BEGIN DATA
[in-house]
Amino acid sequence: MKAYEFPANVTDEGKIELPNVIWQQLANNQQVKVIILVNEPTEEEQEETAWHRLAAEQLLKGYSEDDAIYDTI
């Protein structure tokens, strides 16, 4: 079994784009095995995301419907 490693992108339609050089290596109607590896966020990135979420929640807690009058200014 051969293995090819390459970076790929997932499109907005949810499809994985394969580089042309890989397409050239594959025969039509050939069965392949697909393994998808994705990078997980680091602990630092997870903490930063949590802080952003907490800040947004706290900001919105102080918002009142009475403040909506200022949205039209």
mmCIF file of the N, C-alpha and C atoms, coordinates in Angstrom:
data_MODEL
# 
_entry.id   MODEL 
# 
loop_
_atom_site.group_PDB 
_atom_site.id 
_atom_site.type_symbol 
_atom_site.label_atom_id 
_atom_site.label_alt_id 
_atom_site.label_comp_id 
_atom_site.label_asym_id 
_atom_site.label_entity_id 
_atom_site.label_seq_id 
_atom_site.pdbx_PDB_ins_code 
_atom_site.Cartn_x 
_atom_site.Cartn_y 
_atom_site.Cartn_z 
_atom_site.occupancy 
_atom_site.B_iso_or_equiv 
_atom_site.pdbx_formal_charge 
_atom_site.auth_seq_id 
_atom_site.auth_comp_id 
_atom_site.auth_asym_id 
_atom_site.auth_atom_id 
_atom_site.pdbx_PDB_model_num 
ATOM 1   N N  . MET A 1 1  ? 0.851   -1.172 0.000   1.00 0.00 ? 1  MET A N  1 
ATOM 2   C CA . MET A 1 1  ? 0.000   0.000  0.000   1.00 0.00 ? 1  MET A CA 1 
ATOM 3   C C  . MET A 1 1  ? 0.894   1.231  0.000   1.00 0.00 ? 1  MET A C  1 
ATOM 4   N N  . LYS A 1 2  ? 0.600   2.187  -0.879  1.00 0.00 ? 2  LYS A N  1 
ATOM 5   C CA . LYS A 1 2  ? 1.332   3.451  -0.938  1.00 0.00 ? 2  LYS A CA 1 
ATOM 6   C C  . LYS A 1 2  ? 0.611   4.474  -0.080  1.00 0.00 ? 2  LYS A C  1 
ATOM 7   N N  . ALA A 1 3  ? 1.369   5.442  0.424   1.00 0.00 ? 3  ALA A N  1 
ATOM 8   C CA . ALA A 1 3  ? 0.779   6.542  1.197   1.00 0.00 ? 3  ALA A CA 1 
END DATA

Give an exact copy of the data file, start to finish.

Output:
[in-house]
Amino acid sequence: MKAYEFPANVTDEGKIELPNVIWQQLANNQQVKVIILVNEPTEEEQEETAWHRLAAEQLLKGYSEDDAIYDTI
């Protein structure tokens, strides 16, 4: 079994784009095995995301419907 490693992108339609050089290596109607590896966020990135979420929640807690009058200014 051969293995090819390459970076790929997932499109907005949810499809994985394969580089042309890989397409050239594959025969039509050939069965392949697909393994998808994705990078997980680091602990630092997870903490930063949590802080952003907490800040947004706290900001919105102080918002009142009475403040909506200022949205039209």
mmCIF file of the N, C-alpha and C atoms, coordinates in Angstrom:
data_MODEL
# 
_entry.id   MODEL 
# 
loop_
_atom_site.group_PDB 
_atom_site.id 
_atom_site.type_symbol 
_atom_site.label_atom_id 
_atom_site.label_alt_id 
_atom_site.label_comp_id 
_atom_site.label_asym_id 
_atom_site.label_entity_id 
_atom_site.label_seq_id 
_atom_site.pdbx_PDB_ins_code 
_atom_site.Cartn_x 
_atom_site.Cartn_y 
_atom_site.Cartn_z 
_atom_site.occupancy 
_atom_site.B_iso_or_equiv 
_atom_site.pdbx_formal_charge 
_atom_site.auth_seq_id 
_atom_site.auth_comp_id 
_atom_site.auth_asym_id 
_atom_site.auth_atom_id 
_atom_site.pdbx_PDB_model_num 
ATOM 1   N N  . MET A 1 1  ? 0.851   -1.172 0.000   1.00 0.00 ? 1  MET A N  1 
ATOM 2   C CA . MET A 1 1  ? 0.000   0.000  0.000   1.00 0.00 ? 1  MET A CA 1 
ATOM 3   C C  . MET A 1 1  ? 0.894   1.231  0.000   1.00 0.00 ? 1  MET A C  1 
ATOM 4   N N  . LYS A 1 2  ? 0.600   2.187  -0.879  1.00 0.00 ? 2  LYS A N  1 
ATOM 5   C CA . LYS A 1 2  ? 1.332   3.451  -0.938  1.00 0.00 ? 2  LYS A CA 1 
ATOM 6   C C  . LYS A 1 2  ? 0.611   4.474  -0.080  1.00 0.00 ? 2  LYS A C  1 
ATOM 7   N N  . ALA A 1 3  ? 1.369   5.442  0.424   1.00 0.00 ? 3  ALA A N  1 
ATOM 8   C CA . ALA A 1 3  ? 0.779   6.542  1.197   1.00 0.00 ? 3  ALA A CA 1 